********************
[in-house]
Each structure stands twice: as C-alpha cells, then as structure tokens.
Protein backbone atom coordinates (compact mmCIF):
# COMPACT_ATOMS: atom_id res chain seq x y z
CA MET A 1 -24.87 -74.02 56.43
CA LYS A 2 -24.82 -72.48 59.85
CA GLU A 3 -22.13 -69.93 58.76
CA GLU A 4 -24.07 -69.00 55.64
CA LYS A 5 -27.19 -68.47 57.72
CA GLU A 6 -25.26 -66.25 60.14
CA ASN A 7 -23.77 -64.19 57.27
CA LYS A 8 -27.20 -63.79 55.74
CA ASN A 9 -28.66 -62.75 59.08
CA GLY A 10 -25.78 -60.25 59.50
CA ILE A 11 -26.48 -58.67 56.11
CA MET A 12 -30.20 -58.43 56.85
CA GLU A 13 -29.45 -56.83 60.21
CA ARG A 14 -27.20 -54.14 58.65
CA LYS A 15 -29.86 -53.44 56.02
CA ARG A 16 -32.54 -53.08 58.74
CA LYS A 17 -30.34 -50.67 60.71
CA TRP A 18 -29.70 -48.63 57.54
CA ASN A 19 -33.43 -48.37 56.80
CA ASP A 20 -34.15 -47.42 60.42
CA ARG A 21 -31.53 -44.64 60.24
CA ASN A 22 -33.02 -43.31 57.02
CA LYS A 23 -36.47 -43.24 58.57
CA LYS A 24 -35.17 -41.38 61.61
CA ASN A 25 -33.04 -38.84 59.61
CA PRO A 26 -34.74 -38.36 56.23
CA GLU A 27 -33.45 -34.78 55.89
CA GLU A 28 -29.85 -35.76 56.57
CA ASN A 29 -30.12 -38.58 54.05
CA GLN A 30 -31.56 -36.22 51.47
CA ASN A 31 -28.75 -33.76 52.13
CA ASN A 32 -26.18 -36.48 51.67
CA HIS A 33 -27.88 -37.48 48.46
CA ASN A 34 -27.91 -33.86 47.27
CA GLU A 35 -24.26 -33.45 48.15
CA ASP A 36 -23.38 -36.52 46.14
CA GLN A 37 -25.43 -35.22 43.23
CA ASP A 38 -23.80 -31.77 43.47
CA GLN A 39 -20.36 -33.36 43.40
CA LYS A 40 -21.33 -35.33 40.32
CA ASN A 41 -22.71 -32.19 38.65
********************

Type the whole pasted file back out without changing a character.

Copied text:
[in-house]
Each structure stands twice: as C-alpha cells, then as structure tokens.
Protein backbone atom coordinates (compact mmCIF):
# COMPACT_ATOMS: atom_id res chain seq x y z
CA MET A 1 -24.87 -74.02 56.43
CA LYS A 2 -24.82 -72.48 59.85
CA GLU A 3 -22.13 -69.93 58.76
CA GLU A 4 -24.07 -69.00 55.64
CA LYS A 5 -27.19 -68.47 57.72
CA GLU A 6 -25.26 -66.25 60.14
CA ASN A 7 -23.77 -64.19 57.27
CA LYS A 8 -27.20 -63.79 55.74
CA ASN A 9 -28.66 -62.75 59.08
CA GLY A 10 -25.78 -60.25 59.50
CA ILE A 11 -26.48 -58.67 56.11
CA MET A 12 -30.20 -58.43 56.85
CA GLU A 13 -29.45 -56.83 60.21
CA ARG A 14 -27.20 -54.14 58.65
CA LYS A 15 -29.86 -53.44 56.02
CA ARG A 16 -32.54 -53.08 58.74
CA LYS A 17 -30.34 -50.67 60.71
CA TRP A 18 -29.70 -48.63 57.54
CA ASN A 19 -33.43 -48.37 56.80
CA ASP A 20 -34.15 -47.42 60.42
CA ARG A 21 -31.53 -44.64 60.24
CA ASN A 22 -33.02 -43.31 57.02
CA LYS A 23 -36.47 -43.24 58.57
CA LYS A 24 -35.17 -41.38 61.61
CA ASN A 25 -33.04 -38.84 59.61
CA PRO A 26 -34.74 -38.36 56.23
CA GLU A 27 -33.45 -34.78 55.89
CA GLU A 28 -29.85 -35.76 56.57
CA ASN A 29 -30.12 -38.58 54.05
CA GLN A 30 -31.56 -36.22 51.47
CA ASN A 31 -28.75 -33.76 52.13
CA ASN A 32 -26.18 -36.48 51.67
CA HIS A 33 -27.88 -37.48 48.46
CA ASN A 34 -27.91 -33.86 47.27
CA GLU A 35 -24.26 -33.45 48.15
CA ASP A 36 -23.38 -36.52 46.14
CA GLN A 37 -25.43 -35.22 43.23
CA ASP A 38 -23.80 -31.77 43.47
CA GLN A 39 -20.36 -33.36 43.40
CA LYS A 40 -21.33 -35.33 40.32
CA ASN A 41 -22.71 -32.19 38.65